New Southern Kitchens: Zach Meloy, Better Half

A young couple hosts supper clubs, with growing frequency, where elaborate food crafted from a base of incredible Southern produce is served in an exciting mishmash of Latin and New South cuisine.  Flash forward to a Kickstarter campaign, and the "project" of Zach and Cristina Meloy,  PushStart Kitchen, is no longer a labor of love but a soon-to-open Atlanta restaurant, which will go by the name Better Half.

Zach, the chef behind the project, combines technical skill honed by years behind the stove, a love for both Southern and Latin culture, and an artist's eye for the plate.  The food could taste half as good as it looks and blow most places out of the water. Example one: Zach's version of shoofly pie, splendid in its fried custard glory.

I am so thrilled to present a sneak peek behind this artist/chef/friend's journey. Read on for a chance to get to know what will surely be one of the South's new household names (in households that prefer wine over soda and chicharrones over chips, at least).

We met when we both worked under Frank Stitt. Describe a bit your education/career trajectory, both before and after.

At that point, I had graduated University with a degree in Spanish and Fine art. I had completed all of my classes at culinary school (JWU Denver) and I was doing my internship. I didn't really know what my trajectory was. I was just trying to absorb as much as I could. I remember that from the cold stations, I was just in awe of the guys hammering it out on the hot line and my only goal at that point, was to be strong enough to step in front of the stove. When I finished there (Bottega) I went back to Denver to tie up any loose ends. Soon after that, I moved to Central America. There, I spent five years cooking, eating and learning about the Latin kitchen. I was amazed at the natural overlaps between the cuisine of Latin America and that of the American South. That is now where most of my focus lies.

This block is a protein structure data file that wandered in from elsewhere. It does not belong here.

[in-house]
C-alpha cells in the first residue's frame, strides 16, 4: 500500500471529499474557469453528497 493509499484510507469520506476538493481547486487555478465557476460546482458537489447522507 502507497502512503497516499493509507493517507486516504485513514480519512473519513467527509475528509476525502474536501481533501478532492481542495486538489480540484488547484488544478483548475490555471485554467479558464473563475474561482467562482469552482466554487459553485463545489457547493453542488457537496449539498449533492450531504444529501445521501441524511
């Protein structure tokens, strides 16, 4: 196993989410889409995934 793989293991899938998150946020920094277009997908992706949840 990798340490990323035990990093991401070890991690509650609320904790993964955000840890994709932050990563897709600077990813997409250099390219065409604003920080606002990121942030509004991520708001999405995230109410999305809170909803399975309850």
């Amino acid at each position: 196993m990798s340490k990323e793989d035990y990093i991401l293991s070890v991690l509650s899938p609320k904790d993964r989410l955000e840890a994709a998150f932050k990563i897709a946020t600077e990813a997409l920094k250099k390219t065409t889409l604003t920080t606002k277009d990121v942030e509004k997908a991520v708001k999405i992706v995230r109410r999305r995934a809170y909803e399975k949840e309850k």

(See this wildflower honey tres leches cake with tamarind sorbet, pickled and salted peach, and the ubiquitous spanish snack, the galleta maria.)

When does your restaurant open? What can we expect?

We're hopping to get the restaurant up and running before the end of the year. It's a very small space with room for 42 seats, ten of which will be directly at a kitchen bar. Our menu will be a small focused one that will focus on "new world" cuisine. It will change depending on season/availability of product. More than anything else, I want to have a high level of availability to my guests. I always hated working in a place where I couldn't even see anyone eat the food I had just taken 12 hours to prep. Now, I'll be able directly interact with my diners.

You started with dinners in your home. Was a restaurant always the final goal?

When we started PushStart, I didn't have a defined goal. Our options emerged after a few months of cooking. Initially, we used the supper club as an opportunity to recover from the loss of our restaurant in Costa Rica. When the economy took such a strong downturn, in 2009, we were forced to close and regroup. We moved to Atlanta, where I'm from originally, and took jobs working for other people. PushStart was a way to feel like we were still able to work for ourselves. We soon saw that the harder we worked, the stronger we got. We appreciated it more and took much less for granted. Eventually, we had enough momentum that we hit a fork in the road: take what we had saved and head back to CR or stay here in ATL, put down some roots, and try and open a restaurant here. We felt like just moving back to CR would nullify the seriously hard work and sacrifice we had made to get PushStart off the ground. In the end, the choice was made for us, and we couldn't be happier.